Interval training and hypoglycemia

I’ve always been very active and have managed (more or less, ups and downs) to deal with exercise-related blood sugar issues. Lately, though, I’ve introduced high-intensity cardio intervals into the mix and seem to be fighting off lows all the time. I’ve heard that this kind of exercise (in contrast to more moderate cardio of longer duration) has a more lasting effect on metabolism, and I’m guessing that if I can figure out appropriate basal and bolus rates, it will be a good thing to carry on with. But I’d be interested in hearing other people’s ideas, experiences and strategies in this area.

I have to say, for me, intervals are the way to go. Otherwise, how are you going to get fast? Anyway, I typically have a base basal rate for springtime and then again for fall. It usually takes me a few very frustrating days or weeks to figure out that oh, the seasons have changed and my body is starting to fly again (or not). So, honestly, I think you may need to look and see when you are going low and dial back that basal (if you are on a pump) for those one - two hours prior or use a different amount of long acting insulin. I’ve never been on that stuff so I can’t give any advice for that. Knock that idea and others around with a CDE and see what they say as well.
Don’t stop doing intervals for this - it’s totally doable and the endophins are absolutely worth it.

Thanks for the response and encouragement, Bob. I’m indeed on a pump, and I do dial back the basal before exercise. What’s interesting for me with this high-gear interval business is that it seems to be lowering my overall basal needs.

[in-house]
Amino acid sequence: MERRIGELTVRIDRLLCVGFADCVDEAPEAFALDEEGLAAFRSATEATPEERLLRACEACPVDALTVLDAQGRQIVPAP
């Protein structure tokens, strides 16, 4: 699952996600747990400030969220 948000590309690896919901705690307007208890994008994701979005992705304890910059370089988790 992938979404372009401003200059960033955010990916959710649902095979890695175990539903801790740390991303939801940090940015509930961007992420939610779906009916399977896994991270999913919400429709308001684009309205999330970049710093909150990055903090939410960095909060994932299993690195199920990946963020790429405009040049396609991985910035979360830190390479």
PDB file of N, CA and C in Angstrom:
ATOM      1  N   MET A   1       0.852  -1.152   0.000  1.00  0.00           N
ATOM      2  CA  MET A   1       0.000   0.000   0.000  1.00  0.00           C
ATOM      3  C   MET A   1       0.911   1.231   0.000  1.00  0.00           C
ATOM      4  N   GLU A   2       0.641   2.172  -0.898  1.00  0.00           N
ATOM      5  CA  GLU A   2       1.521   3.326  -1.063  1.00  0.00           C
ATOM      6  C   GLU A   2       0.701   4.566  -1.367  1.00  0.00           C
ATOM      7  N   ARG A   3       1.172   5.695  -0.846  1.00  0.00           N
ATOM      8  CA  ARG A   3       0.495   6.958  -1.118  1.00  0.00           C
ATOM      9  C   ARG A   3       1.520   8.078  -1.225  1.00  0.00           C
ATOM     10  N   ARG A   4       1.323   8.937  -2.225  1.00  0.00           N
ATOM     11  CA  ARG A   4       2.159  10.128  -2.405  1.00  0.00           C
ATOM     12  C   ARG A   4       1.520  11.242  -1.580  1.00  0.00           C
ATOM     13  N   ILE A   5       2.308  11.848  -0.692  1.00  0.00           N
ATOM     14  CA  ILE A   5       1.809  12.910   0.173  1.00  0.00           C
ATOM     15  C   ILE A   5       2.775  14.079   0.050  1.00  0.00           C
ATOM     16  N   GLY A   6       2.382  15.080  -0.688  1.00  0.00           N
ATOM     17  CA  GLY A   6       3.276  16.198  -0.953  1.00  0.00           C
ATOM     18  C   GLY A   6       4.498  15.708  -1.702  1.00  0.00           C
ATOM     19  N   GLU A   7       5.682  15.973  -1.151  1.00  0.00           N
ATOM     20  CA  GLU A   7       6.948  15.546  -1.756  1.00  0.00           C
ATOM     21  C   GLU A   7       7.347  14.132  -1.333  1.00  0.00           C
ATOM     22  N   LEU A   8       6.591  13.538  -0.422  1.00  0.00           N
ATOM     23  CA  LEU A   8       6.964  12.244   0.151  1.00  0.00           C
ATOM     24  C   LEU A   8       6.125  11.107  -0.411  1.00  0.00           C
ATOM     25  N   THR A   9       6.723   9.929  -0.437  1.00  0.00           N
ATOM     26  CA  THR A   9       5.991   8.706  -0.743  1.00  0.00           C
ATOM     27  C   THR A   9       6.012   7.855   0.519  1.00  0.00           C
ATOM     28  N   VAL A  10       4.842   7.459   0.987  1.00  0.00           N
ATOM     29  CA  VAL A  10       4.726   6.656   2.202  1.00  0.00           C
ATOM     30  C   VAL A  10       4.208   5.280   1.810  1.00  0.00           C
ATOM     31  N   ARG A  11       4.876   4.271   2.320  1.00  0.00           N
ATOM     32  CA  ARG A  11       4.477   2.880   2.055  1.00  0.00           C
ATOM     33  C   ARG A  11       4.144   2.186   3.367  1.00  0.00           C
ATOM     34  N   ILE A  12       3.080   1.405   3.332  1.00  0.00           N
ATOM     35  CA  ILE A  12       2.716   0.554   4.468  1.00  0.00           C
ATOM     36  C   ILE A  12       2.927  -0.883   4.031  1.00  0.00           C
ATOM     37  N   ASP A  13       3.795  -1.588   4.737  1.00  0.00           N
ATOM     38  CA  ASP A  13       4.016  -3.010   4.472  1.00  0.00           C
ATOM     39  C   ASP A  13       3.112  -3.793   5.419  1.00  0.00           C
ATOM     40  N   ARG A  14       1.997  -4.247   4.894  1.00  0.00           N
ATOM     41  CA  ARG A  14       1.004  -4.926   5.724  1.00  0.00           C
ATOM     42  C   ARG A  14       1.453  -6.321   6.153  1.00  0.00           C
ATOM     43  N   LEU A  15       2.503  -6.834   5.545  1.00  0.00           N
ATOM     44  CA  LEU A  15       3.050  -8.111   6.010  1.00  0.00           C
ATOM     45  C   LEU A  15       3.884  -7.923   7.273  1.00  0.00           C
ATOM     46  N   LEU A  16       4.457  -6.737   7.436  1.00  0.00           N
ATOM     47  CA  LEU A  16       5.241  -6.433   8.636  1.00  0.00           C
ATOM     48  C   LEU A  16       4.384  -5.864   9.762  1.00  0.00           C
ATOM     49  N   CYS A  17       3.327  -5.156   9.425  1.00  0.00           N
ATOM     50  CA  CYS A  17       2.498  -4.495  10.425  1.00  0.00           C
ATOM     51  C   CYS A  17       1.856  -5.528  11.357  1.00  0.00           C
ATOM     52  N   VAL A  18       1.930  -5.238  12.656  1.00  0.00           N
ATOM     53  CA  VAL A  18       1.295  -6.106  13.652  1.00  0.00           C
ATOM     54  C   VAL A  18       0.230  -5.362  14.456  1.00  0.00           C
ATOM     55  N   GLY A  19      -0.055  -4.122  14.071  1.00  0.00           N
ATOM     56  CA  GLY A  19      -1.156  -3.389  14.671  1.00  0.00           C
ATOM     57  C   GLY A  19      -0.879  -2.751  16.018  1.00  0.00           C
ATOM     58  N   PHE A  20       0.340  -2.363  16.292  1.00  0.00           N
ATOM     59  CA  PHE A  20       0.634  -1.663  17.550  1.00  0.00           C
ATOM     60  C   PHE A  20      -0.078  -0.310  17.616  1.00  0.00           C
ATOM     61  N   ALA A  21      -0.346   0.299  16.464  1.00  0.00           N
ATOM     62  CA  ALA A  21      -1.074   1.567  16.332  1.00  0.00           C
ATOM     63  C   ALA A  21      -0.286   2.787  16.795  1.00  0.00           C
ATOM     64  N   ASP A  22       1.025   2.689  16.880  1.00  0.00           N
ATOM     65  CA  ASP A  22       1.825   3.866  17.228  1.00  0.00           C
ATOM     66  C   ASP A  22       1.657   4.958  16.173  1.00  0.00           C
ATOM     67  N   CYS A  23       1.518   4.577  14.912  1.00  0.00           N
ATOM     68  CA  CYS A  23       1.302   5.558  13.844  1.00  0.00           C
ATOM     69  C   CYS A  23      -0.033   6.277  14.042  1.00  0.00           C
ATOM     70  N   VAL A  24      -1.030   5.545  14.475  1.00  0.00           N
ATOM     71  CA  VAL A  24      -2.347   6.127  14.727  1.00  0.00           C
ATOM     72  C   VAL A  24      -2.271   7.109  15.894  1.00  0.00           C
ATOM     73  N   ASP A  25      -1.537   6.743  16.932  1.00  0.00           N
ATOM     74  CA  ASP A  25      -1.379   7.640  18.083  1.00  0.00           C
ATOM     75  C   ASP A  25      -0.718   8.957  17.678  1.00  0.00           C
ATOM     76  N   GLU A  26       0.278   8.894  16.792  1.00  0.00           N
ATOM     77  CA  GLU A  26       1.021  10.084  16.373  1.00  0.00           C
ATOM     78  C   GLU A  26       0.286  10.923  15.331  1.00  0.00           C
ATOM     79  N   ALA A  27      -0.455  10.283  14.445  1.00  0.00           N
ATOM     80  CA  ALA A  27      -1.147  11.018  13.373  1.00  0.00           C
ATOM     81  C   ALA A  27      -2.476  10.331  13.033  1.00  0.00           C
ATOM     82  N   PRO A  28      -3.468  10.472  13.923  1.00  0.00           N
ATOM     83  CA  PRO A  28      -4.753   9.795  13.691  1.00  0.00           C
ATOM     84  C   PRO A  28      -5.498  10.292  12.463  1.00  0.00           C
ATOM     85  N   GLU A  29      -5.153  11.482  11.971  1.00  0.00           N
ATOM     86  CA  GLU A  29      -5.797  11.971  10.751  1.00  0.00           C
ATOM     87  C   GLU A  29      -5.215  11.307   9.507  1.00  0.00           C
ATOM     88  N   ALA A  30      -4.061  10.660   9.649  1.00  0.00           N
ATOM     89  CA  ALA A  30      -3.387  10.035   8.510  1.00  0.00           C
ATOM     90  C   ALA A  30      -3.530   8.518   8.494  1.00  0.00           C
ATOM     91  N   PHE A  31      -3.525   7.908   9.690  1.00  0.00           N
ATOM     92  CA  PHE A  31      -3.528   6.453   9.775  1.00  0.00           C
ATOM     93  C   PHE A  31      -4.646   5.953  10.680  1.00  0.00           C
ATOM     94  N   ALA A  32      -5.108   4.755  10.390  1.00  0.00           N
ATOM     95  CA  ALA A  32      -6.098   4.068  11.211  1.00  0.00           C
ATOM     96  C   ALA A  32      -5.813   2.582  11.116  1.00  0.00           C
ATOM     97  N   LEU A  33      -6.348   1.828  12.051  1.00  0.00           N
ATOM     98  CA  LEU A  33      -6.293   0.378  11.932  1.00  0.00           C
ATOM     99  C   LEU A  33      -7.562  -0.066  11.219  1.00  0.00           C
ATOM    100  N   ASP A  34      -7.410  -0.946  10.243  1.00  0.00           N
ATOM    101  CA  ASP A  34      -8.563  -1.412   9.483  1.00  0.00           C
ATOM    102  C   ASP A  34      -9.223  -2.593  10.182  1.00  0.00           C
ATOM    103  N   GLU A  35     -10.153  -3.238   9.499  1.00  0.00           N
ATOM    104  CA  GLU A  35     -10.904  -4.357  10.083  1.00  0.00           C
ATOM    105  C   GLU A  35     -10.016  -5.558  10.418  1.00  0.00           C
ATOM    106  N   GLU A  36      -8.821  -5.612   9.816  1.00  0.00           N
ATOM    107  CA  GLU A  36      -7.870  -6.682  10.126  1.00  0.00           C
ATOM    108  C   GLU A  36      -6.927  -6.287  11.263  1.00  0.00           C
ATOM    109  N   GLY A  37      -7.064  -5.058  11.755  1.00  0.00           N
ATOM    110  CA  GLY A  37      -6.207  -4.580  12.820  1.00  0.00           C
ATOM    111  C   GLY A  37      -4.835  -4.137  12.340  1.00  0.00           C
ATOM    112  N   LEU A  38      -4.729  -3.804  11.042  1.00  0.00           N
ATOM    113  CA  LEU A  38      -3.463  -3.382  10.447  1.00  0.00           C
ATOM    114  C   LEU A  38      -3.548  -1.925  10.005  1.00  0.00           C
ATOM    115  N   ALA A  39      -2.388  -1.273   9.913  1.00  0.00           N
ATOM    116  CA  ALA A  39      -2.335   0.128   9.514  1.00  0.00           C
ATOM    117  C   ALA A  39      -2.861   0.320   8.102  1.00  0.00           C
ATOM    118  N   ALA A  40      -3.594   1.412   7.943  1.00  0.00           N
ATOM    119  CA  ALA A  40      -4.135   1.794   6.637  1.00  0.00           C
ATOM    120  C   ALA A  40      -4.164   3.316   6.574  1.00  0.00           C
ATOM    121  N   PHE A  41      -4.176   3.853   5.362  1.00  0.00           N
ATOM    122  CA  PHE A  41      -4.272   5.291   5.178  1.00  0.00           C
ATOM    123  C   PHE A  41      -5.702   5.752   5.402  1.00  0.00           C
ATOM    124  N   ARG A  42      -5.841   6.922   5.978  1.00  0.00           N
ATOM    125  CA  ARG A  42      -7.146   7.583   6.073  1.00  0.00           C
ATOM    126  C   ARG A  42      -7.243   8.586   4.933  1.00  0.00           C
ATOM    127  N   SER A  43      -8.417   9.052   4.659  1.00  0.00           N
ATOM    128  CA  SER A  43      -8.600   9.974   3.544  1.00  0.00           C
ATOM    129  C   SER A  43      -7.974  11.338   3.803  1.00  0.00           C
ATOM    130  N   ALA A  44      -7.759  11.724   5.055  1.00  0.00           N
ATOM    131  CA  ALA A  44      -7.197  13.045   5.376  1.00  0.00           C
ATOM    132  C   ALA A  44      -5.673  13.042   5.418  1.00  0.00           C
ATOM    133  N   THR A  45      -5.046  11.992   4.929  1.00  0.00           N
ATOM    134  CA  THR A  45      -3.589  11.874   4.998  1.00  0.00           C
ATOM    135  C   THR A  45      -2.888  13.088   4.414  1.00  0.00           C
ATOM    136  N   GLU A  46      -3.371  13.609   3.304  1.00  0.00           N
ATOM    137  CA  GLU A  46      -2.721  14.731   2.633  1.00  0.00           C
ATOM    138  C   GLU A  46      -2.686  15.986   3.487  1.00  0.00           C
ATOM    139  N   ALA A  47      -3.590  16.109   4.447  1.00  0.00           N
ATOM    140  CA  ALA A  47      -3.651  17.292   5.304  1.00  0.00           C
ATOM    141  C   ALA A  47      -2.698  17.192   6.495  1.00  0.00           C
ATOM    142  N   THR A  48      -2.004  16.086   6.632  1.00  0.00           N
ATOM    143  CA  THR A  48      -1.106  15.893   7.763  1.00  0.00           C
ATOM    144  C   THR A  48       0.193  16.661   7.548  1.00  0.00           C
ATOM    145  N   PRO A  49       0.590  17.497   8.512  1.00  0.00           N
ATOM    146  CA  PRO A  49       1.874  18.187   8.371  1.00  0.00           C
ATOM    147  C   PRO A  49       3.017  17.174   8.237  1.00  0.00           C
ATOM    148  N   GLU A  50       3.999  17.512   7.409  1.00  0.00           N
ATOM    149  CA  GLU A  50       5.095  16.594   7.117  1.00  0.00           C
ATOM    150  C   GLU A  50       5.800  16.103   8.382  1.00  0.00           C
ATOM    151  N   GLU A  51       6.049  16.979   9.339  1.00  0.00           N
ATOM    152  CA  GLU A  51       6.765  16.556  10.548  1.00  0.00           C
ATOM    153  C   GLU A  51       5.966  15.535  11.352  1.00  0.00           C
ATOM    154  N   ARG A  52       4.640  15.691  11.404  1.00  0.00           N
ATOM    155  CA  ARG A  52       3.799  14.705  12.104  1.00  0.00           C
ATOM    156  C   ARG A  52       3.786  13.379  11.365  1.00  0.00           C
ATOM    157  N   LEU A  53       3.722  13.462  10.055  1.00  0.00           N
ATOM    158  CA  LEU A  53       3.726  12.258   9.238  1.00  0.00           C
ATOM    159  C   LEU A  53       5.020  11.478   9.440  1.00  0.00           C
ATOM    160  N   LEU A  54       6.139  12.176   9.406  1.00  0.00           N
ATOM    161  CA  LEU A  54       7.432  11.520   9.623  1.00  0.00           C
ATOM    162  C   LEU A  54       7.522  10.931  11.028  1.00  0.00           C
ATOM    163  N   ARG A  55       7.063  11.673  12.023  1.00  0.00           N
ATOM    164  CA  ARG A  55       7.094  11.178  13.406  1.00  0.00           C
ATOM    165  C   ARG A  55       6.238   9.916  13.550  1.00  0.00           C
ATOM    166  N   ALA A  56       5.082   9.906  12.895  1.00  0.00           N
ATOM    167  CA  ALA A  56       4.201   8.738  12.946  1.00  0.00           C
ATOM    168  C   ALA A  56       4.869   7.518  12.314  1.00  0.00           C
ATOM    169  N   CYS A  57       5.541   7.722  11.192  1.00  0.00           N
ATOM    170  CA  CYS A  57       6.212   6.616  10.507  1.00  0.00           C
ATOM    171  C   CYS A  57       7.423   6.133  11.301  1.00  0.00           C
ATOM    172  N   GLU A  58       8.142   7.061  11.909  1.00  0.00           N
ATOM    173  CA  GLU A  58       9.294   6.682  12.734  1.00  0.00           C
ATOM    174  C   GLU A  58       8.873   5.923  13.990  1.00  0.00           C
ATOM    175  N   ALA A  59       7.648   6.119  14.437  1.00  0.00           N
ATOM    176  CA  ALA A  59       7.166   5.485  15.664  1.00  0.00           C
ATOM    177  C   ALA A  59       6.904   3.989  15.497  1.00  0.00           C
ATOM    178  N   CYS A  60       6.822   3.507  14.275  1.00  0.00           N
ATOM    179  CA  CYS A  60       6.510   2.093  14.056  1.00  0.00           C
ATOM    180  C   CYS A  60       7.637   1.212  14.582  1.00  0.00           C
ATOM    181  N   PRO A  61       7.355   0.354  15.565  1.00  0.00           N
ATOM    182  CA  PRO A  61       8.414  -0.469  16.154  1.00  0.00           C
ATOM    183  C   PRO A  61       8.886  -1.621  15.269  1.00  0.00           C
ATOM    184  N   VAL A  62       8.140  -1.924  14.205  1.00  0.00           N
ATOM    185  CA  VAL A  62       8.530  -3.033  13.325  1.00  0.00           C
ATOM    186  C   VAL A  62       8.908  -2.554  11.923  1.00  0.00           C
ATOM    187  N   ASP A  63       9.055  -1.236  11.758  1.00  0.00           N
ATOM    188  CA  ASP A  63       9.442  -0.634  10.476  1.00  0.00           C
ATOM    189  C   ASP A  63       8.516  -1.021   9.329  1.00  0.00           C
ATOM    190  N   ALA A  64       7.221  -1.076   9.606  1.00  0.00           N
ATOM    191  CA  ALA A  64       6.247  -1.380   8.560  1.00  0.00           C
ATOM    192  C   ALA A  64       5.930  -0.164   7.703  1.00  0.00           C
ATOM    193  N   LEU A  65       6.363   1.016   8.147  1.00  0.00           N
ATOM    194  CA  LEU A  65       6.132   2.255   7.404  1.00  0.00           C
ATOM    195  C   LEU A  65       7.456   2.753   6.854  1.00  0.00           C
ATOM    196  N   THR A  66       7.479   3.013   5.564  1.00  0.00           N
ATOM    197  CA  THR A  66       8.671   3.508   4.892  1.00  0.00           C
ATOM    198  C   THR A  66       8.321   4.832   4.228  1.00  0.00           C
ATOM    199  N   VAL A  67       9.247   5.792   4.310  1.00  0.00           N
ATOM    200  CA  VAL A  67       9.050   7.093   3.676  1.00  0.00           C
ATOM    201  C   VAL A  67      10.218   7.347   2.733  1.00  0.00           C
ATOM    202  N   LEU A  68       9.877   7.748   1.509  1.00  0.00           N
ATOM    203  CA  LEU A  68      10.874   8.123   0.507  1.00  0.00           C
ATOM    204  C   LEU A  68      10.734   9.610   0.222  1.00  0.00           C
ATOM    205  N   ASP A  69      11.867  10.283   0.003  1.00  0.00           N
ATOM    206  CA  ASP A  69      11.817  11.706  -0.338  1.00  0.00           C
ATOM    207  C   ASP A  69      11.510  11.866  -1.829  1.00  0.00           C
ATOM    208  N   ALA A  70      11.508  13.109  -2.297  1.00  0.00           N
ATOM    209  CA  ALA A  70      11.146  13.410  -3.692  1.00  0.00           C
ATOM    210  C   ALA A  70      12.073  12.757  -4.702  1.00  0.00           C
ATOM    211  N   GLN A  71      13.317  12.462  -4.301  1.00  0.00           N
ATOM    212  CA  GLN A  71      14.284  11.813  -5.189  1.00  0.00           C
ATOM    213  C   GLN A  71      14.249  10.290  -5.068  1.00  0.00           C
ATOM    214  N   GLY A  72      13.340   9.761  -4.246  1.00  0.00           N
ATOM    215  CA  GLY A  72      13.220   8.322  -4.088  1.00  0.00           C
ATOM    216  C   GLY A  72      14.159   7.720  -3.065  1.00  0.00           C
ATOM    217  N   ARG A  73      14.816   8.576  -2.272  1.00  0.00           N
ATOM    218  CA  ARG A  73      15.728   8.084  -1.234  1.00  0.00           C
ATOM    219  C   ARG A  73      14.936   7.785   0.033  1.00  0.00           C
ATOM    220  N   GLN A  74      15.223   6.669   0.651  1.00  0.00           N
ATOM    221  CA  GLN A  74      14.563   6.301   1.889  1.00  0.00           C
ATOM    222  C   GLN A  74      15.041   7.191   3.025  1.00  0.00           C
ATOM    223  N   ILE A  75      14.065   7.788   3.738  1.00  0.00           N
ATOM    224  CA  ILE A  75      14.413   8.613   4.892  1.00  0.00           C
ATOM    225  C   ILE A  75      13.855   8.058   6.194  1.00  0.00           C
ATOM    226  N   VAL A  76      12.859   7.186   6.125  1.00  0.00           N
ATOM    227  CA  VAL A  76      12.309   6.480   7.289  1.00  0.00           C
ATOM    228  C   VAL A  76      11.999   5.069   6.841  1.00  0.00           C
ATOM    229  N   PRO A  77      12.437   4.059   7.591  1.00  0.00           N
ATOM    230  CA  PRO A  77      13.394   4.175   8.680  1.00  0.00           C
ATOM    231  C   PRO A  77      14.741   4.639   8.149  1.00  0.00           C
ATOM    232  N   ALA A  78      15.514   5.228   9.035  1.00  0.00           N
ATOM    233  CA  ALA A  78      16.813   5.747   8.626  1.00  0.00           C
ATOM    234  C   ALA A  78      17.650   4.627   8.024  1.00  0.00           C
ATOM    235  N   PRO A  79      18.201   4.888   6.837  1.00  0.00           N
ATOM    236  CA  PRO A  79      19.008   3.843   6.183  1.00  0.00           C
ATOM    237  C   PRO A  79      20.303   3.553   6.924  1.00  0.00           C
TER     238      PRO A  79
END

I wish I could find a CDE with some expertise in this area! (Vancouver, Canada) The focus seems to be on Type 2s who need motivation to start an exercise program.

Hey Heather, I love doing interval stuff too - and I found that lowering the basal (like you are doing) is the only thing that works for me, perhaps doping with some sugar before the interval (depends how long your intervals are at high intensity). If you are going low, perhaps the basal is not low enough? Are you exercising while you still have active insulin from a recent bolus? If so, perhaps you will have to drop the basal even more if you are working out close to a meal.

I also find the decrease overall basal demand and I think it’s because of increased muscle mass and increased metabolism from doing the interval higher intensity training. Keep it up girl!

I was talking about reducing the basal at other times during the day. I think I understood your original post to say that your lows are just during daily life. So, what I meant to say is that look at your basal profile during those time periods and reduce accordingly as part of the basal profile. I just went through this over the last few weeks and hopefully got it to where I’m not eating my way through the afternoon.

Thanks, Rachel — I like your “sugar doping” expression! Now if only I weren’t doing so much of that (pre-exercise-doping, midnight-low-treating etc. etc.), I might actually reap more of the calorie-burning benefits of interval training! Grrr … so frustrating! But, yes, I think your suggestion that my basals aren’t yet low enough is probably correct (until the next episode of pre-menopausal hormone wackiness kicks in, but we won’t even go there! ;-).

Eating my way through the afternoon is right … I’m doing that now! :slight_smile: But, yes, you’re right … I need to do some more strategic basal lowering (starting about two hours ago!). I think I’m in that danger zone where hypos create a predisposition to more hypos and start dulling the symptoms. Not nice.

After a hard workout in the morning I lower my basals by at least 50% for 2.5 - 3 hours starting about 5 - 6 hours AFTER a workout. I’m also very cafeful about bolus’ later in the afternoon. I don’t know what my actual ratio would be, but I certainly back off what would be normal for me at that time.

This is absolutely critical. Your body is recovering and is very busy at this time.

Really hard workouts or races will affect you for a couple days.

Thanks, Gary! Those specifics are very interesting to consider, and your advice about recovery is timely. I ran my first race yesterday (8k) then went rowing for a couple of hours. Add in about 20k of cycling back and forth, and I’m definitely still feeling the effects today!

I checked out your blog, too … nice!